Jason: Oh shit! The more you know
How would you describe your music to someone who’s never heard it?
Jordan: We just…
The two look at each other and burst into laughter
Jordan: I’ll compare this to us being in an airport and people asking us “Oh what is that, a guitar?” then they’re like “You play music?” and you’re like yeah, then they’re like “Oh what kind of music?” and we just consider it pop music.
Jason: I’m gonna start telling people that we’re magicians
Jordan: My new rule is whatever they guess is in my case, that’s what I say it is. If they ask if it’s a keyboard I’m like yeah! But I mean we just generalize it as pop music because of all the things that go into it.
Best/worst part about touring?
Jordan: Losing shit is the worst part about touring for me. Taking things in and out of the venue, and hotels, and things somehow manage to get lost on the bus, so I’d say losing stuff is the worst personally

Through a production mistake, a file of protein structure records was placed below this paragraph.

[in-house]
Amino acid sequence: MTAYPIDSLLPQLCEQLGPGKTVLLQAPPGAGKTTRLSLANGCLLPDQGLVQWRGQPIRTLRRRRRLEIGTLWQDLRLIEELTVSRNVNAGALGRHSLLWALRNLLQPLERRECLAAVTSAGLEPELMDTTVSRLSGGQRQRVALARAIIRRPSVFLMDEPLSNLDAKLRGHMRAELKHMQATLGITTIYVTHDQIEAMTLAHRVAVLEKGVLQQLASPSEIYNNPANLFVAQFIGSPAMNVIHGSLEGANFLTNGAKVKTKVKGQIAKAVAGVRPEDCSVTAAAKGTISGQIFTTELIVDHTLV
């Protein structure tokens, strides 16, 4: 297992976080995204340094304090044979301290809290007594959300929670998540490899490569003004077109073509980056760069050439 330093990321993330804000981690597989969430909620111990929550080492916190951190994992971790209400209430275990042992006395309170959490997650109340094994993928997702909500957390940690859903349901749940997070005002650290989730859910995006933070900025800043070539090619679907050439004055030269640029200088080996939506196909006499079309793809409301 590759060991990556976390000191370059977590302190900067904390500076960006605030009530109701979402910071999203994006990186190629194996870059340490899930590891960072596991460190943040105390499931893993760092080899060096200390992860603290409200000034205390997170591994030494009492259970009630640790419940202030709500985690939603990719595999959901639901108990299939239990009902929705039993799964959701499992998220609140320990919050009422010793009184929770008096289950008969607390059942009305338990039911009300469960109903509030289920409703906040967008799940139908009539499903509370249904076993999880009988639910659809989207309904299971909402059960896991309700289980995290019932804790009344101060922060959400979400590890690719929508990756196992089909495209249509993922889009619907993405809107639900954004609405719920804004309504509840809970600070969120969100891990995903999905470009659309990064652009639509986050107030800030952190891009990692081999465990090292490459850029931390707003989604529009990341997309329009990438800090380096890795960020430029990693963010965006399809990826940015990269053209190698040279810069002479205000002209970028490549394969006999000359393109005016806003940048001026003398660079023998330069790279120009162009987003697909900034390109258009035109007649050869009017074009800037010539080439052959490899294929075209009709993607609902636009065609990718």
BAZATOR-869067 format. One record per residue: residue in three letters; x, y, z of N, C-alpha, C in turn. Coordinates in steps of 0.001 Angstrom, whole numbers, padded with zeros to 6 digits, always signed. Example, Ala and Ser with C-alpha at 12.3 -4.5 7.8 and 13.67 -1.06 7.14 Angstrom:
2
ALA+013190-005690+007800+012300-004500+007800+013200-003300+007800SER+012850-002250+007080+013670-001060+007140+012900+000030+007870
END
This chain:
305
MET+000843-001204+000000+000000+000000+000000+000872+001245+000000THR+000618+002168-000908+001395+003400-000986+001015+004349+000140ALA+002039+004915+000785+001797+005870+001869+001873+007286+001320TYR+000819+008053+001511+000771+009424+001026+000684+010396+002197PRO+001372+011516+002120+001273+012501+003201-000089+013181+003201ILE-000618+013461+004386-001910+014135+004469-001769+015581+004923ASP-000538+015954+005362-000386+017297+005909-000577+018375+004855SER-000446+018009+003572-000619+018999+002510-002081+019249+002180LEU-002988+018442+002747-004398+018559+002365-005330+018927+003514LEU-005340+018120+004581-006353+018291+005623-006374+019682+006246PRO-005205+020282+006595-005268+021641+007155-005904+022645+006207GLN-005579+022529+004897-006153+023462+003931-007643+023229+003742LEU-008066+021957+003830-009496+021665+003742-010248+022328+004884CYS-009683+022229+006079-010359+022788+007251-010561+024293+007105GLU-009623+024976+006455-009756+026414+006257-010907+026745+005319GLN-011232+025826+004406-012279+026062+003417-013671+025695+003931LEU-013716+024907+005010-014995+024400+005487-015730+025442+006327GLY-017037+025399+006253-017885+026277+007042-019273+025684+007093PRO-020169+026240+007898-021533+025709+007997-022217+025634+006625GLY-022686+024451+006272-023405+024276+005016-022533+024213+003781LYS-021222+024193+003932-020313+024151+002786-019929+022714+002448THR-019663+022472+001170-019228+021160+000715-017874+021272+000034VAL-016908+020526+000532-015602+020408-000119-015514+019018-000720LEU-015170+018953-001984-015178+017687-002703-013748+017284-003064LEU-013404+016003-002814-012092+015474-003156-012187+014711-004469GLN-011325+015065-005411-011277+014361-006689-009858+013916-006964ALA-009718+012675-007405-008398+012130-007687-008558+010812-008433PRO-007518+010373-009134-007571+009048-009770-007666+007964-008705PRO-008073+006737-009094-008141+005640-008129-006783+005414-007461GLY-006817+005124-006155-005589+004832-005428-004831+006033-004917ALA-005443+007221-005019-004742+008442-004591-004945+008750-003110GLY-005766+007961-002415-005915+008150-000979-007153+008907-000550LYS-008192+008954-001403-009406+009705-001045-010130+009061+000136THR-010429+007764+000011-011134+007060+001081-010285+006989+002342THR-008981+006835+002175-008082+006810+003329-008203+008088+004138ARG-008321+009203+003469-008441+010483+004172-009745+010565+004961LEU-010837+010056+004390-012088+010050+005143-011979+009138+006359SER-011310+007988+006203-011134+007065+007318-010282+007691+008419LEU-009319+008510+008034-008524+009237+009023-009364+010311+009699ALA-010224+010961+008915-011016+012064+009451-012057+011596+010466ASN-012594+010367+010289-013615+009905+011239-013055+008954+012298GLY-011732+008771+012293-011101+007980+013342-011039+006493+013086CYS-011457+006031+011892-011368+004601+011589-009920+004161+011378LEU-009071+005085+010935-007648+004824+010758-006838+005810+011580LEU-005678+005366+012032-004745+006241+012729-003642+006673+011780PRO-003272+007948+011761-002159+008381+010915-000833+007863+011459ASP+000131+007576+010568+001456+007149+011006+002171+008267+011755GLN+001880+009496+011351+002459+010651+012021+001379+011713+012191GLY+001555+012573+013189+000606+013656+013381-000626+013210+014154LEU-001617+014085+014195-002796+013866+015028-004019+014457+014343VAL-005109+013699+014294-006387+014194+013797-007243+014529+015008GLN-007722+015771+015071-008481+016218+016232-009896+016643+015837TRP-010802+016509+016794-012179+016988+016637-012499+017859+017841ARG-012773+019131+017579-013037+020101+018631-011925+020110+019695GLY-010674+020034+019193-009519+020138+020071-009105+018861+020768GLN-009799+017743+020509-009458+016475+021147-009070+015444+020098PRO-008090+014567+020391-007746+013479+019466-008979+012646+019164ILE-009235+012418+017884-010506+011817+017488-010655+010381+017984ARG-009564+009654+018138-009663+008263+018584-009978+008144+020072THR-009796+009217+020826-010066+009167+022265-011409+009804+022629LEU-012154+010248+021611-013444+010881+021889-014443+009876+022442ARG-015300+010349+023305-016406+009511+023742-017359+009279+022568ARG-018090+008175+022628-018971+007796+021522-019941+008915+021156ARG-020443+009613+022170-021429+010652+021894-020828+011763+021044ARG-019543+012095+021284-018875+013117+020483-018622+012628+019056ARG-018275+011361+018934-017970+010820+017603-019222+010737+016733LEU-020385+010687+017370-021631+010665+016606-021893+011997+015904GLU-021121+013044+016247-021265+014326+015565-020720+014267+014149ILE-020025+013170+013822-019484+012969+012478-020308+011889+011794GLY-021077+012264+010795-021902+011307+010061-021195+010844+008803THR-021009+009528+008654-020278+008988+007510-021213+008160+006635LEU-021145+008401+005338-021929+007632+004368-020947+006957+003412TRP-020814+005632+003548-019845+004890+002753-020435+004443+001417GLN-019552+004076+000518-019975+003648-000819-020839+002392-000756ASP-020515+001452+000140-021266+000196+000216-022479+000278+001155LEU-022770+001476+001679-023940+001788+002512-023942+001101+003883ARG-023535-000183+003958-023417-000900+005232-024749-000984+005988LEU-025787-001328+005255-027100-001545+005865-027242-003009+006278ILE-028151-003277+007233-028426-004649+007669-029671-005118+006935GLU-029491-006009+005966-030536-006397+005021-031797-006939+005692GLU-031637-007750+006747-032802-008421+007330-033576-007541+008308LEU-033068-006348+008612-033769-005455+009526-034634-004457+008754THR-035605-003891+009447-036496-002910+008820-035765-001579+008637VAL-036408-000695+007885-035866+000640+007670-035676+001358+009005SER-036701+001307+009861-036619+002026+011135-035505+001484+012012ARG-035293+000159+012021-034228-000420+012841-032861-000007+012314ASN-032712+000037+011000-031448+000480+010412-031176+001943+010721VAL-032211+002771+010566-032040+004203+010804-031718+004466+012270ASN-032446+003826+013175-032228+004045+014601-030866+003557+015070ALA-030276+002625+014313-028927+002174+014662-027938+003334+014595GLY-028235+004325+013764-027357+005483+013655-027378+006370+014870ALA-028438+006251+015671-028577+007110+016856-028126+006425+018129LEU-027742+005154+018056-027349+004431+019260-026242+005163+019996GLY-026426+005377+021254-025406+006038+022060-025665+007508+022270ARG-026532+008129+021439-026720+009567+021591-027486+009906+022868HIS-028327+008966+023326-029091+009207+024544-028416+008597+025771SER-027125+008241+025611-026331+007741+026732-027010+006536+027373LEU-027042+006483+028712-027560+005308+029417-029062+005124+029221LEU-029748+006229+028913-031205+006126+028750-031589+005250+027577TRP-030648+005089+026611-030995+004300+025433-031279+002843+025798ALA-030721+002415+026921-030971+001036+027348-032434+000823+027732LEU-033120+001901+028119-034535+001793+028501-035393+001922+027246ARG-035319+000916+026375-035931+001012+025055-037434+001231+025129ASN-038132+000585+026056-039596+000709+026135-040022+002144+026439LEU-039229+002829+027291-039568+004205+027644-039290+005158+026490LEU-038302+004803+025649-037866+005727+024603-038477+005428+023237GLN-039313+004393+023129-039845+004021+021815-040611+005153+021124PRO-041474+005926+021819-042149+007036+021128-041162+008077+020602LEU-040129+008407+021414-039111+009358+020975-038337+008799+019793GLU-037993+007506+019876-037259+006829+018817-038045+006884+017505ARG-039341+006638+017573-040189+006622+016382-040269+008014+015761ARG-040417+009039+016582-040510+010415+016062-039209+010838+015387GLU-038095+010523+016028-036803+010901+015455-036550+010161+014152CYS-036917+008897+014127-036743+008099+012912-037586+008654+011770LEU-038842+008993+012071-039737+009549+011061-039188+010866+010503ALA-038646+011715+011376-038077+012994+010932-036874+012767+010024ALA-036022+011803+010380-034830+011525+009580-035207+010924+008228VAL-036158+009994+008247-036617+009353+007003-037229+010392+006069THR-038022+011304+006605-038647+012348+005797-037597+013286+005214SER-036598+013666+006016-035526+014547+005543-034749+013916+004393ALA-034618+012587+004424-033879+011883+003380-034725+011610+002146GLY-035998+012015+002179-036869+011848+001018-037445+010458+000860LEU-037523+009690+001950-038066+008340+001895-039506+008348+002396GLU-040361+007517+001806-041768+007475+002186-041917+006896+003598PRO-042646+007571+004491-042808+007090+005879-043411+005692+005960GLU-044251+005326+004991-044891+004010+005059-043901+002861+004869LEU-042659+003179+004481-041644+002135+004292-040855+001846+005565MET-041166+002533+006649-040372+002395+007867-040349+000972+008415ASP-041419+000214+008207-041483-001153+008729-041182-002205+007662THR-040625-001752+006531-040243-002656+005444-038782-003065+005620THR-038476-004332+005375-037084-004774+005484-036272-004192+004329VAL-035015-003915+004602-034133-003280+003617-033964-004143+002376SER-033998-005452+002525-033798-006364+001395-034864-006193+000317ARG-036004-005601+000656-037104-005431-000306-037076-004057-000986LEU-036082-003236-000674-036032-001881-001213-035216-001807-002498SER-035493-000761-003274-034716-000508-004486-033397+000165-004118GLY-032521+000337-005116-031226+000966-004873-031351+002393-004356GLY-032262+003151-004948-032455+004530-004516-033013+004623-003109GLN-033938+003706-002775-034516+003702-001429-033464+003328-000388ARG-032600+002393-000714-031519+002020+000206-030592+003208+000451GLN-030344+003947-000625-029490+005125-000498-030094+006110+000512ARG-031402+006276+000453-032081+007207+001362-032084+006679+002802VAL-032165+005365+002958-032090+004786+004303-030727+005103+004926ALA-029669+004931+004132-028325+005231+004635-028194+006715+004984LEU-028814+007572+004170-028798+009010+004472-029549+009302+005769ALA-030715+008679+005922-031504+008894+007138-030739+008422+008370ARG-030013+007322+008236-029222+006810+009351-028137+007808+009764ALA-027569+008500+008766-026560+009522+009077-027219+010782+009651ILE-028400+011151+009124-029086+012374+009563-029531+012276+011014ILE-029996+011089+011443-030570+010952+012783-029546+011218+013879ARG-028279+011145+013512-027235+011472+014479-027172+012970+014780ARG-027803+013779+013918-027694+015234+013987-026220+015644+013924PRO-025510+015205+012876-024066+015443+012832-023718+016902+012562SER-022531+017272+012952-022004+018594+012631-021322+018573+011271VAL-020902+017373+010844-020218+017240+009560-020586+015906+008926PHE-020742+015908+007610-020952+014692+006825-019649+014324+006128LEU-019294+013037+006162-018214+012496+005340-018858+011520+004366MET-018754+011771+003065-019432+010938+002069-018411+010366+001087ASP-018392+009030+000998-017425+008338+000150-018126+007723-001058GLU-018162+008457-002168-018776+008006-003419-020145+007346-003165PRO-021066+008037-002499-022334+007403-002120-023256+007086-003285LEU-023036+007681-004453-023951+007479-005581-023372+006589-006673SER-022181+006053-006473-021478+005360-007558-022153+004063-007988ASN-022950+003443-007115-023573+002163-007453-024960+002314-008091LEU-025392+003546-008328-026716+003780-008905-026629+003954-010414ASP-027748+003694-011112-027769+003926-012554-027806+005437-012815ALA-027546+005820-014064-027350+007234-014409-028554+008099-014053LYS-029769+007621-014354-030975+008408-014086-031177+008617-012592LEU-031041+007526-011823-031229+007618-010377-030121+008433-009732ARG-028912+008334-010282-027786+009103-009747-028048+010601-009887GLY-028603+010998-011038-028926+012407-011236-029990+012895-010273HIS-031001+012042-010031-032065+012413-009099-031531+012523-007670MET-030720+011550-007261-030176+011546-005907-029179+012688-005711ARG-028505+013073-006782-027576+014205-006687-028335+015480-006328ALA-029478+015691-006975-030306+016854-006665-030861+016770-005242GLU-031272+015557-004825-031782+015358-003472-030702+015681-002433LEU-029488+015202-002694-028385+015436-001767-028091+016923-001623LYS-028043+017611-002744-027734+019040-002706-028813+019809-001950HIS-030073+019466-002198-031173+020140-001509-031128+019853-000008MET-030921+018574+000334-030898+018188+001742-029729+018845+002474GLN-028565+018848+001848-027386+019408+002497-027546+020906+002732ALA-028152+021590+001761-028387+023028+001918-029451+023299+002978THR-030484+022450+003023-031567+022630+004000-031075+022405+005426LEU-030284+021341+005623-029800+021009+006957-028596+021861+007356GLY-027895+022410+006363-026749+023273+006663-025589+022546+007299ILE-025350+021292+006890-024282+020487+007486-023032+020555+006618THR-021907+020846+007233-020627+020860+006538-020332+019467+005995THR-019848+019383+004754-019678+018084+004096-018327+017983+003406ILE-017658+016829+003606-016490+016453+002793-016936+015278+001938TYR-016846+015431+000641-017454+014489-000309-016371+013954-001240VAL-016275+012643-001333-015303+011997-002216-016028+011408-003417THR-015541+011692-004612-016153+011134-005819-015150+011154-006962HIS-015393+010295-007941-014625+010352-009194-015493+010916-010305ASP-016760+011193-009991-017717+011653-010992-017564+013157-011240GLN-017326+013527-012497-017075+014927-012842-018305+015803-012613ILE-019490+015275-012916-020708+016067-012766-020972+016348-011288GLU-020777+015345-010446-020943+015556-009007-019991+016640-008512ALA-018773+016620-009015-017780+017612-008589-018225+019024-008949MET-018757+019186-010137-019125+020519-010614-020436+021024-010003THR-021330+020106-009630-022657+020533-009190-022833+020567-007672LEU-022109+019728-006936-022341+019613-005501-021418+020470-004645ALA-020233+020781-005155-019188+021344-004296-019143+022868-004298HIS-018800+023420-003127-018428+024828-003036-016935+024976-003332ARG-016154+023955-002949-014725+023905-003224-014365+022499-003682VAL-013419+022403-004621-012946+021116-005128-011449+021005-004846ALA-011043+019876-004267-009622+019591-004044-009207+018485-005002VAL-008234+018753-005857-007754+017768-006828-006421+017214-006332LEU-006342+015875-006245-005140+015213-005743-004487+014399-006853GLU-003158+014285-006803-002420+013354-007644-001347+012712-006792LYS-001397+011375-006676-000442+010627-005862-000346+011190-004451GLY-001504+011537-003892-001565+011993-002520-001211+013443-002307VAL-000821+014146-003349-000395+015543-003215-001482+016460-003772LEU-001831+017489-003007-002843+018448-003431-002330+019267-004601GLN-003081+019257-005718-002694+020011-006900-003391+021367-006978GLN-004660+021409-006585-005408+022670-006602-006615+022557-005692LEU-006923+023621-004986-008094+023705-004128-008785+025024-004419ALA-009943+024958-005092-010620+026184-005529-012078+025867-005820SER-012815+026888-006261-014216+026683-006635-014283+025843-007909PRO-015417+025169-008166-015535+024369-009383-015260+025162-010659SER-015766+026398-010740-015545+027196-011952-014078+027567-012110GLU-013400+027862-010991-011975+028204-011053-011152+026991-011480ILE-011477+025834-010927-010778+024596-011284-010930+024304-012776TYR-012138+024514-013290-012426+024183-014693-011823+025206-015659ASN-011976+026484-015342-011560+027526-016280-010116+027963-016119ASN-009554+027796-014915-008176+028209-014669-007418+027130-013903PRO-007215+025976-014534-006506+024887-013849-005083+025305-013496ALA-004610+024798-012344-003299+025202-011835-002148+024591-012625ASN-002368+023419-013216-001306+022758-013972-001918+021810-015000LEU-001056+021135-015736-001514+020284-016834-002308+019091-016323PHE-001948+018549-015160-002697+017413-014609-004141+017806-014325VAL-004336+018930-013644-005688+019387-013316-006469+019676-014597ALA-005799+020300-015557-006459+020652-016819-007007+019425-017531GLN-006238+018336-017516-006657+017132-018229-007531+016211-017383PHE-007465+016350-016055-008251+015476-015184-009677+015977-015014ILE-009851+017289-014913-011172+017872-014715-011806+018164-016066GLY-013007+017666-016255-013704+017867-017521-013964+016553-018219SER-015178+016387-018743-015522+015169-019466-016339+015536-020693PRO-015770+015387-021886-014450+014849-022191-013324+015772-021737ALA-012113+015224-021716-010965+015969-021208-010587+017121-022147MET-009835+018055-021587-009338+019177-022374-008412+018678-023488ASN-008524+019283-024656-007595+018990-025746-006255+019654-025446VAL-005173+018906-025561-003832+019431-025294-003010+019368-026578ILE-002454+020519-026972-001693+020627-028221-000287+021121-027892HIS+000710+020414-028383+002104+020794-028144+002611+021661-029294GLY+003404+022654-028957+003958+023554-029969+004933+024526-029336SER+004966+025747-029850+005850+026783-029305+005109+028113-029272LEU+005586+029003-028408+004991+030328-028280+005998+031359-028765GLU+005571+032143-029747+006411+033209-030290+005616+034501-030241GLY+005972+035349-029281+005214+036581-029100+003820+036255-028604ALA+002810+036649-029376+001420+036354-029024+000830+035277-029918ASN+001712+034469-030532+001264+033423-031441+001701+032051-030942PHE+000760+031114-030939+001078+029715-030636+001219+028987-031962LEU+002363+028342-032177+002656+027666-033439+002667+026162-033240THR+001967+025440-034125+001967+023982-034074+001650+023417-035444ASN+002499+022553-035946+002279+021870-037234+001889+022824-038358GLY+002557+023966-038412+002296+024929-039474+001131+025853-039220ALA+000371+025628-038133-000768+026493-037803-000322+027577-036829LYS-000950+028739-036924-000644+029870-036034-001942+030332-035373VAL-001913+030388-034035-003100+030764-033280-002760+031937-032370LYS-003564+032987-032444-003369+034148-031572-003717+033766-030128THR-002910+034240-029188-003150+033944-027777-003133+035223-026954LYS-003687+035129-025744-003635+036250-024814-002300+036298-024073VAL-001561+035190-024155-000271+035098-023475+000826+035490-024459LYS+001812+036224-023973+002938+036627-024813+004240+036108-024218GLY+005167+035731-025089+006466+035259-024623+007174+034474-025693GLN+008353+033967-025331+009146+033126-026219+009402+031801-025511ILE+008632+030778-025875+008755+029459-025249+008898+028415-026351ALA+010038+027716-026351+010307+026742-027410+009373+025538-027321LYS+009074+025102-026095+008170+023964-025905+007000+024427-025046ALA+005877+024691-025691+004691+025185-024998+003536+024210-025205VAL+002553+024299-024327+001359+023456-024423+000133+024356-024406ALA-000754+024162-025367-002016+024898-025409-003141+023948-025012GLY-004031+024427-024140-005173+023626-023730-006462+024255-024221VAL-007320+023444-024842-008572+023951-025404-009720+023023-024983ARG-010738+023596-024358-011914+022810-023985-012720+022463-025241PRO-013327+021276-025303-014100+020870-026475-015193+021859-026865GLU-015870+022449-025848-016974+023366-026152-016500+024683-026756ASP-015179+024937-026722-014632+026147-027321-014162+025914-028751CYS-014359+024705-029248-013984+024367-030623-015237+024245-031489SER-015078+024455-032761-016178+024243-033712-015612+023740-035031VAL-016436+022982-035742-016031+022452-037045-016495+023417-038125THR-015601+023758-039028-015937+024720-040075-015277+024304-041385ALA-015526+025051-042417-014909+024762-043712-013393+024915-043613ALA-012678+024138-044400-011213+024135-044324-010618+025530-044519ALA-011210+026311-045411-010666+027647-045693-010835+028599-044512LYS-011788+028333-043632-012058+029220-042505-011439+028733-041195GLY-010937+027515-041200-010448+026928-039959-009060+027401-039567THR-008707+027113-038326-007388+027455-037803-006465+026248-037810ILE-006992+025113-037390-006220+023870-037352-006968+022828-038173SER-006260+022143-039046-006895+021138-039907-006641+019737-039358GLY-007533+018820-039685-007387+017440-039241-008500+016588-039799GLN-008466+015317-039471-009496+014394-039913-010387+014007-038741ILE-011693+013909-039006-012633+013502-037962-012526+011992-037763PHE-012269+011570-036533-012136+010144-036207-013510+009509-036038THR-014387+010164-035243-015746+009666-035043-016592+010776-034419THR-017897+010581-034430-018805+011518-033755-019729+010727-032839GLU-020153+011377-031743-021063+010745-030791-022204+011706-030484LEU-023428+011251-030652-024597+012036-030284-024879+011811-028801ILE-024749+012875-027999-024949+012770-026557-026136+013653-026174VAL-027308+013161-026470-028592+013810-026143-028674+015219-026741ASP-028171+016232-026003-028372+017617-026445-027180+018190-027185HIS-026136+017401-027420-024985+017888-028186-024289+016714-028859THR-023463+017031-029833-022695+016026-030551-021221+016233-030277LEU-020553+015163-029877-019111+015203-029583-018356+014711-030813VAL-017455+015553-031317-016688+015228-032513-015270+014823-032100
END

Jason: Losing seep included
Jordan: Yeah all that stuff
Jason: I was gonna say just the physical aspect of it, but really it just comes down to losing things.
Losing things, losing sleep, losing belongings, just losing, losing your mind.
Jordan: And I’d say the best part is everything else, I mean it’s all really awesome. I mean not everyone will love it, even if my mom was my age she.. just some people hate showering in public showers all the time.
I love being in different places, I love how random it is, the adrenaline rush every night when you go on stage
Jason: I mean yeah, we’re really, really lucky to get to do this. You know when you get to go on stage and people reciprocate the energy you put out in front of you every night you get to take a second to notice how luck you are. It’s really cool. And then beyond that, the show is obviously the coolest time of the day for us. We’re really lucky to get to go up there and share that time with all those people. The other part of the touring thing is that we really build a family with everyone we’re out here working with. That’s really something cool and special too.